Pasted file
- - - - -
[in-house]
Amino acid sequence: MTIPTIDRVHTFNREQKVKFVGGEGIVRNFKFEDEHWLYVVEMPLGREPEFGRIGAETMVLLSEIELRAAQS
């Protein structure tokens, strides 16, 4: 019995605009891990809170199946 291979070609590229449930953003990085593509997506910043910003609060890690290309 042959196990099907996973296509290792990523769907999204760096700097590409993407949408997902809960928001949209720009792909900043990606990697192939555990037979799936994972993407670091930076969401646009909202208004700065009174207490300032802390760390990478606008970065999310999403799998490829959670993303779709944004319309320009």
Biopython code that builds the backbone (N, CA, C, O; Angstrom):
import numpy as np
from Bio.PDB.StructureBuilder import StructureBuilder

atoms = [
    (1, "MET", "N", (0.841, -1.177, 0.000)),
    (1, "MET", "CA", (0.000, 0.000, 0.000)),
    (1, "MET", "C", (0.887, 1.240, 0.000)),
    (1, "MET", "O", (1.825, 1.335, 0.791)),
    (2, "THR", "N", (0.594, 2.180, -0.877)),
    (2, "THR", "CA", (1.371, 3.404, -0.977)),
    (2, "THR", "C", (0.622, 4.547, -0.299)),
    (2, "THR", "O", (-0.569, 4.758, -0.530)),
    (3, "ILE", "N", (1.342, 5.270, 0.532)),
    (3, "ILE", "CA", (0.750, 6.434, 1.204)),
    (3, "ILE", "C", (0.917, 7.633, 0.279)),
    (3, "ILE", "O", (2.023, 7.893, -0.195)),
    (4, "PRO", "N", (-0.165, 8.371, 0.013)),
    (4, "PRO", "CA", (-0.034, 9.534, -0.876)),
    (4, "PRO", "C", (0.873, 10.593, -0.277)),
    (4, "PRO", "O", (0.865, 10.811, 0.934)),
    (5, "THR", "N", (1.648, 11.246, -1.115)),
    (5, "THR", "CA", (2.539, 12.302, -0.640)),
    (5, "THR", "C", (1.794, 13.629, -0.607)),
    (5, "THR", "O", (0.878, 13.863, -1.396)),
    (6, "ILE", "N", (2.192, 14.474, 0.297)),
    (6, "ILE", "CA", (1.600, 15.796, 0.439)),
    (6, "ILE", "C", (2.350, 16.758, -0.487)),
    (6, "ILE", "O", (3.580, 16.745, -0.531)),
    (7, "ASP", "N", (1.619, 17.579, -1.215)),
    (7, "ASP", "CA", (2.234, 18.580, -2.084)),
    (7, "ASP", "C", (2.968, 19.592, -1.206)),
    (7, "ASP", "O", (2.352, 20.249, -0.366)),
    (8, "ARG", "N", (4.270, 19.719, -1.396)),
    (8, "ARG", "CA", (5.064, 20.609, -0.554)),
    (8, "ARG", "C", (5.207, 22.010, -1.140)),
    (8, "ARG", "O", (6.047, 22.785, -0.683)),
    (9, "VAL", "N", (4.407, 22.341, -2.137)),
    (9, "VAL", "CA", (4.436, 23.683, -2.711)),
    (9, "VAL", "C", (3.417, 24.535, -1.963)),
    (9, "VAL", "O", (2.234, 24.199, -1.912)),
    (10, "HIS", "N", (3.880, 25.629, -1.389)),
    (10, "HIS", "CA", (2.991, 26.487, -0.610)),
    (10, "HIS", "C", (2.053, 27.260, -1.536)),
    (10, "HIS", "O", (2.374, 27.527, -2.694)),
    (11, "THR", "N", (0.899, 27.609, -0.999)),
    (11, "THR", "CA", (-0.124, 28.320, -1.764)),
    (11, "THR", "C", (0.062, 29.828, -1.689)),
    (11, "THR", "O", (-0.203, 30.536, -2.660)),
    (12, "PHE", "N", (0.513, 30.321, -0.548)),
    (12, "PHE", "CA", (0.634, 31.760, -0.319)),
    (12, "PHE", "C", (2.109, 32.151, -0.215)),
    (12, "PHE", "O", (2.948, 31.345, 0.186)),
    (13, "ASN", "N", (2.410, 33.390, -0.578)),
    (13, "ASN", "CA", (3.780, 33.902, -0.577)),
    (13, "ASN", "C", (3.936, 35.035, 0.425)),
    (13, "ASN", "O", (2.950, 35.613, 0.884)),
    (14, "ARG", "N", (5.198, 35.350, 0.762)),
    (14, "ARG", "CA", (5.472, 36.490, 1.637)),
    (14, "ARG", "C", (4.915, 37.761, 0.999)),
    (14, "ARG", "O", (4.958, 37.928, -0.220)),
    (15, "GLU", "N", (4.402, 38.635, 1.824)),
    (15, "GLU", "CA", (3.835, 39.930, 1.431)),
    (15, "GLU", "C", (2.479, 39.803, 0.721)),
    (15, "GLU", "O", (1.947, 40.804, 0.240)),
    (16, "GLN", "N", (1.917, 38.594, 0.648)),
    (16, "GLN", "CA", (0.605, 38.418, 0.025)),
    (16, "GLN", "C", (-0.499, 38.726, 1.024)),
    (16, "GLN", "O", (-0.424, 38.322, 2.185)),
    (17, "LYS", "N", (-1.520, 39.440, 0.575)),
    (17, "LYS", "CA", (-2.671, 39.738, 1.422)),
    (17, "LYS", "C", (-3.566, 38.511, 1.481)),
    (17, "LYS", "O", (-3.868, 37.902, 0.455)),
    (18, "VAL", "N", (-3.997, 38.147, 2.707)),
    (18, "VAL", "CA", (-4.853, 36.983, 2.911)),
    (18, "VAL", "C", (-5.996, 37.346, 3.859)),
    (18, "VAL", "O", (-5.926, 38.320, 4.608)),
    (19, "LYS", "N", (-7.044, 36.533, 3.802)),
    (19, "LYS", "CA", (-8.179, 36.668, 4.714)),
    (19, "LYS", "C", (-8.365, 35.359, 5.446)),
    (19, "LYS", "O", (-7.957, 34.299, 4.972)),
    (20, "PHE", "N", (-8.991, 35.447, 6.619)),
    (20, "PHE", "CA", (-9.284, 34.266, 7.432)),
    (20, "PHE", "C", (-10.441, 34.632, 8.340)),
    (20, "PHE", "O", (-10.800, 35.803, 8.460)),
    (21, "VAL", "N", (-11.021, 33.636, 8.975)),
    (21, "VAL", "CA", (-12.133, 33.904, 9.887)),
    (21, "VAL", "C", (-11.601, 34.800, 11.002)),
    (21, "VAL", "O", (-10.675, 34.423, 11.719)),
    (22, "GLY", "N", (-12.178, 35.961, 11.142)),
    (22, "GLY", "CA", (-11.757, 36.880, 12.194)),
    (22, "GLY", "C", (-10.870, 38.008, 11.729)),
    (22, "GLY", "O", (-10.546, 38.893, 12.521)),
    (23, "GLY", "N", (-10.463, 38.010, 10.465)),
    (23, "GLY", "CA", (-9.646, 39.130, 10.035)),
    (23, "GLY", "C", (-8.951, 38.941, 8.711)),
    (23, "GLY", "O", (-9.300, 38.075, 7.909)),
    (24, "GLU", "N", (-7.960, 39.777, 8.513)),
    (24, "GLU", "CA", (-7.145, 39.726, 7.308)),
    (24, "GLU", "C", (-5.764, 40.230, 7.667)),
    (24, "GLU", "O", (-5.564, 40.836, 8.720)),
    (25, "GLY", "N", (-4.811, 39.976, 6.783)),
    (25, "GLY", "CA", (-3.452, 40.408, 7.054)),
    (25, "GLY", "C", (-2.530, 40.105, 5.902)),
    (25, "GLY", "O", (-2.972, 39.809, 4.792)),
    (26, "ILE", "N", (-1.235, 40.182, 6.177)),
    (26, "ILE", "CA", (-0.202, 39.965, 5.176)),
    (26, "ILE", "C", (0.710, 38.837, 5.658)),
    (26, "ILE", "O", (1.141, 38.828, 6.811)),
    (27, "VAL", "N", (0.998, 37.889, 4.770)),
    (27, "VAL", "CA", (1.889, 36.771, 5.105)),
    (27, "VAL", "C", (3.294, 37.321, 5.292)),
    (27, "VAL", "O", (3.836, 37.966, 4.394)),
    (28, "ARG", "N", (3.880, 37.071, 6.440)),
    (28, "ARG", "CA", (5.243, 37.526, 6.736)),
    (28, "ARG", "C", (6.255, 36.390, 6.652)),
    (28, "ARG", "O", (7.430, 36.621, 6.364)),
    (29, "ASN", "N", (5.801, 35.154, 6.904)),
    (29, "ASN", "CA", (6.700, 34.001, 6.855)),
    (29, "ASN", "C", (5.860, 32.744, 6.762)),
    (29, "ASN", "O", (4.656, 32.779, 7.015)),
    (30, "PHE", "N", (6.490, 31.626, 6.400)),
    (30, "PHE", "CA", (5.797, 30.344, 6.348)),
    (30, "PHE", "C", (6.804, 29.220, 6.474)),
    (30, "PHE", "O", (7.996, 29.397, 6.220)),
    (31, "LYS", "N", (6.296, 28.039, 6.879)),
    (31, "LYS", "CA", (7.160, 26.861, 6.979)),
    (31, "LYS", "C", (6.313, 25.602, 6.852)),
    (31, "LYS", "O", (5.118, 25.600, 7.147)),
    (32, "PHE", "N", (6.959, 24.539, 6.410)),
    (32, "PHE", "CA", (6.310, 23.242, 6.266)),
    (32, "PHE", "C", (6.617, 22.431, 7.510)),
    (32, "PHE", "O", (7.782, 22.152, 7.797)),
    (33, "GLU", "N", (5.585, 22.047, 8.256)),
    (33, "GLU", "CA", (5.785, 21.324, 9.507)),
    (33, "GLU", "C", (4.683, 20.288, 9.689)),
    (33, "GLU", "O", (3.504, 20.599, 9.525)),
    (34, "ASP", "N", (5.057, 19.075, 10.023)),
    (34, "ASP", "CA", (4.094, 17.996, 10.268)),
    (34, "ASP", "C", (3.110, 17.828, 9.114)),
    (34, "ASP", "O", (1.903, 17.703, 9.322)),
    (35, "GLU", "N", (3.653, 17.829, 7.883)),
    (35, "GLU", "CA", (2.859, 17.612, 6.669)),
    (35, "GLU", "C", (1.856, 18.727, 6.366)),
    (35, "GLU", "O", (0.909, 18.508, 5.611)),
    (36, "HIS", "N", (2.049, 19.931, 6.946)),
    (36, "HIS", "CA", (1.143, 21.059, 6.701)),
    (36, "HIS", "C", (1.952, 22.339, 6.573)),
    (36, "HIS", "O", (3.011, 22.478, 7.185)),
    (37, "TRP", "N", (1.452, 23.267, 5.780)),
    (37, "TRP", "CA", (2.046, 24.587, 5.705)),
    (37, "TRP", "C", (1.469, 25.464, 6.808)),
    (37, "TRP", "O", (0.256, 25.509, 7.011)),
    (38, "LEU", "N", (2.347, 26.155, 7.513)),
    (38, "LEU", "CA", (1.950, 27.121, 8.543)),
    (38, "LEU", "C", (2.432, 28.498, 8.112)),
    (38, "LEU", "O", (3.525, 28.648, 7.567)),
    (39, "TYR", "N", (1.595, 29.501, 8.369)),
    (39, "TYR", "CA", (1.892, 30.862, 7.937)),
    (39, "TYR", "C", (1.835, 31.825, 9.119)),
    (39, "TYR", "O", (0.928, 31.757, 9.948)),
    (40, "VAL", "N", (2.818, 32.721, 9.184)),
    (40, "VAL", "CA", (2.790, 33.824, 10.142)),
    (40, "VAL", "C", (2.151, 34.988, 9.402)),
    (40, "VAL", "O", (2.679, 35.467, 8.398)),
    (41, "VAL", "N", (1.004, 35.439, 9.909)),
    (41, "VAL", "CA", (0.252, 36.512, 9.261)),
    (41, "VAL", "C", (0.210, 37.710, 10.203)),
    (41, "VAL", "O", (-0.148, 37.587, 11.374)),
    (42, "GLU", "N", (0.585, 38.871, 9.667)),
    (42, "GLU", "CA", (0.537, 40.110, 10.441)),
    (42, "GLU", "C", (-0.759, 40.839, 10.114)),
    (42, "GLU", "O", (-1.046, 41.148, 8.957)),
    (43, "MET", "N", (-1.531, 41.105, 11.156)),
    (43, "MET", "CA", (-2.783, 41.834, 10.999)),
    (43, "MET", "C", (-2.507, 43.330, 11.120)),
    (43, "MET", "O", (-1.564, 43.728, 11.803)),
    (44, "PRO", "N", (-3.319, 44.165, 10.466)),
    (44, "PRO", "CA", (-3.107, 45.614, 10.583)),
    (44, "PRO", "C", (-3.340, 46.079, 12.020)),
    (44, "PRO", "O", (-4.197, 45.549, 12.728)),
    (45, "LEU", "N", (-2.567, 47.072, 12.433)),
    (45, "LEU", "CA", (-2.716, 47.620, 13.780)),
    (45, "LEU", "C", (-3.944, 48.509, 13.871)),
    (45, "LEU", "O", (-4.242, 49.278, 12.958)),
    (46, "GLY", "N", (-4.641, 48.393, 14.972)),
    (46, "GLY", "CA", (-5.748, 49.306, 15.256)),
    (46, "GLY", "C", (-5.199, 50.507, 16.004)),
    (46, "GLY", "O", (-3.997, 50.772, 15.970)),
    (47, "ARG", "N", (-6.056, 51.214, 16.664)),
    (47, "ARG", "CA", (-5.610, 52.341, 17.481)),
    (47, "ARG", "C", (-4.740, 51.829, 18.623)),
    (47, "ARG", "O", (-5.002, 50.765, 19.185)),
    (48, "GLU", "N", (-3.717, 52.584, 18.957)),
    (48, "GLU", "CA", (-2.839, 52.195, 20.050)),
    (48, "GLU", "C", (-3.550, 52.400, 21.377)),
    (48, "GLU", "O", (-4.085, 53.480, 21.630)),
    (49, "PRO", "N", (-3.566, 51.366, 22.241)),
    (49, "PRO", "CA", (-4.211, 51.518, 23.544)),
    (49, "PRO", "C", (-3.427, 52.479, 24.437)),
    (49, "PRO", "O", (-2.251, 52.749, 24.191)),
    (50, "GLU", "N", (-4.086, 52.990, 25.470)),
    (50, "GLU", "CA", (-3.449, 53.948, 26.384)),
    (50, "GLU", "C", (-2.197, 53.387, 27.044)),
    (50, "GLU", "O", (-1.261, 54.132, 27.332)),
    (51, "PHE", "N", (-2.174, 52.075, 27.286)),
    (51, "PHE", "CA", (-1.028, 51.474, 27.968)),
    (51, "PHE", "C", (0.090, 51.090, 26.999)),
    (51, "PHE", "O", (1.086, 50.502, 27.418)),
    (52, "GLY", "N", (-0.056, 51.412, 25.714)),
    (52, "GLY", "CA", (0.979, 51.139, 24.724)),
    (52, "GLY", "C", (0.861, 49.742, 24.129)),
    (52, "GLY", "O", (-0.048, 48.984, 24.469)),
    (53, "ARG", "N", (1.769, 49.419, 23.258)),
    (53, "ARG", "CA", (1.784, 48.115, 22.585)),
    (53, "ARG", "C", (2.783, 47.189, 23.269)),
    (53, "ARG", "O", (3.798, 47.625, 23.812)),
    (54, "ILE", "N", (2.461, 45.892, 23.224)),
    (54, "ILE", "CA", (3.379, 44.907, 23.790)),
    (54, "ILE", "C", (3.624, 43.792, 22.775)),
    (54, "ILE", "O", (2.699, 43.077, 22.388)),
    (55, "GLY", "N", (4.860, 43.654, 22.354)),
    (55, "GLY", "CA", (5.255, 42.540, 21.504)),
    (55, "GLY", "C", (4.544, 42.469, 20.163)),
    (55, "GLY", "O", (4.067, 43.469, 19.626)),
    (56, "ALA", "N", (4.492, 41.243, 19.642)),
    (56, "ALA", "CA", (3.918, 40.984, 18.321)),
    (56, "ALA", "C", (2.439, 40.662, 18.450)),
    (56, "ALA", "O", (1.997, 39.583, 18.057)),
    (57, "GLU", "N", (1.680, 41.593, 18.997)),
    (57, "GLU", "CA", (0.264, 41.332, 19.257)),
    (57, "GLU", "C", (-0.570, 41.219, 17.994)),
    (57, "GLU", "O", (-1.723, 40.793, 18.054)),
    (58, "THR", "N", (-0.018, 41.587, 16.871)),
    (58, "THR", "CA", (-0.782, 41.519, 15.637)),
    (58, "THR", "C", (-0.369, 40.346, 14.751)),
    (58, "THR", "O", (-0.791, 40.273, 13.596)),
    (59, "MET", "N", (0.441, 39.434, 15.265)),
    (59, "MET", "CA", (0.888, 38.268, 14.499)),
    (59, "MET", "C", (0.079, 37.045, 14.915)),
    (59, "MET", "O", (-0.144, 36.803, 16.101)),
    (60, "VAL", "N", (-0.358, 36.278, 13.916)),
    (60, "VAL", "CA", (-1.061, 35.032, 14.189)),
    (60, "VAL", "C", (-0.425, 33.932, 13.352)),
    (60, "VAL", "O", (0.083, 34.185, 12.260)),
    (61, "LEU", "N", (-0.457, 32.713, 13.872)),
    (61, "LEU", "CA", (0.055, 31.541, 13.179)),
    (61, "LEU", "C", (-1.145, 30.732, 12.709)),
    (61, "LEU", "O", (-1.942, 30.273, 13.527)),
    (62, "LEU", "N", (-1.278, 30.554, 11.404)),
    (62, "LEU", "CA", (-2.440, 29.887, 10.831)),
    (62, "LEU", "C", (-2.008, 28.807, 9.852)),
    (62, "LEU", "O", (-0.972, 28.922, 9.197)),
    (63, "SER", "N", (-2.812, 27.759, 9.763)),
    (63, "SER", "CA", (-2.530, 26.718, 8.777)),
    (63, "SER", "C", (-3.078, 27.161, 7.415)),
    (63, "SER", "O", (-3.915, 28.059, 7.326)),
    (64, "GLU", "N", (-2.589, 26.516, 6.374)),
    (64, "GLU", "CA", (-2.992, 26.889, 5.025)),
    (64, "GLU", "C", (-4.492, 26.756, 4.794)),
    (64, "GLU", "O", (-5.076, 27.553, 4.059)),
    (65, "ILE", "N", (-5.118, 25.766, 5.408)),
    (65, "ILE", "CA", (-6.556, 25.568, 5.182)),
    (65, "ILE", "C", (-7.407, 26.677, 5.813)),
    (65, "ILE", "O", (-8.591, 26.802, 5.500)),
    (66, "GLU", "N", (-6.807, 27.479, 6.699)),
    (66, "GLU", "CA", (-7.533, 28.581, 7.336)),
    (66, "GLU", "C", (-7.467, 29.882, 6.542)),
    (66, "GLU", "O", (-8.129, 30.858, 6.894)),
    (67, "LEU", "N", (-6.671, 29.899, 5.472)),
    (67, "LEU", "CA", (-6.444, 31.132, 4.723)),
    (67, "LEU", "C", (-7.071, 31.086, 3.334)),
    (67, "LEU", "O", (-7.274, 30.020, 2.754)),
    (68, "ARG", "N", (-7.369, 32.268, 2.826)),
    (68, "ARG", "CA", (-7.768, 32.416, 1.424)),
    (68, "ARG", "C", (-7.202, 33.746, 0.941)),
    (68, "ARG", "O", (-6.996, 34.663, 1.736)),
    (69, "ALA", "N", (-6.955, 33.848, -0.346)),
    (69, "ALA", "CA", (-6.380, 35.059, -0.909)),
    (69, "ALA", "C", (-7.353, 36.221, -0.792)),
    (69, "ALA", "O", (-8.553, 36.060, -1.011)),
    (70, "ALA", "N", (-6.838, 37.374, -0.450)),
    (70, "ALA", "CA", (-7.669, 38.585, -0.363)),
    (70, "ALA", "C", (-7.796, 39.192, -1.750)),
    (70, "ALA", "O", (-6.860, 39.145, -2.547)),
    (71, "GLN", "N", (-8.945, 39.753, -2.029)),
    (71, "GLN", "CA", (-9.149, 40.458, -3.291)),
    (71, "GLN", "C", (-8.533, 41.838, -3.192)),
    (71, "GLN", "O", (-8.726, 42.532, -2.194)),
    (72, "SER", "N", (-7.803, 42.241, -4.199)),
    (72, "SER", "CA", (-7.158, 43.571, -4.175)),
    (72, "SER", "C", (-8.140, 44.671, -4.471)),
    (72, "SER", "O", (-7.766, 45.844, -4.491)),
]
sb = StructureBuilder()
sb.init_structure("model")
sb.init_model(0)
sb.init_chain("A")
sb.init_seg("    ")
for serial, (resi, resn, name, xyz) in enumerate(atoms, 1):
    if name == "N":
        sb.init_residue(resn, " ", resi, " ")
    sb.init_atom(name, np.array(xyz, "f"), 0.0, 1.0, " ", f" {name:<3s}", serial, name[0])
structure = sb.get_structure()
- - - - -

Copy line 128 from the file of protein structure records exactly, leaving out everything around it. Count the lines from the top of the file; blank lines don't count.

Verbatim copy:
    (31, "LYS", "N", (6.296, 28.039, 6.879)),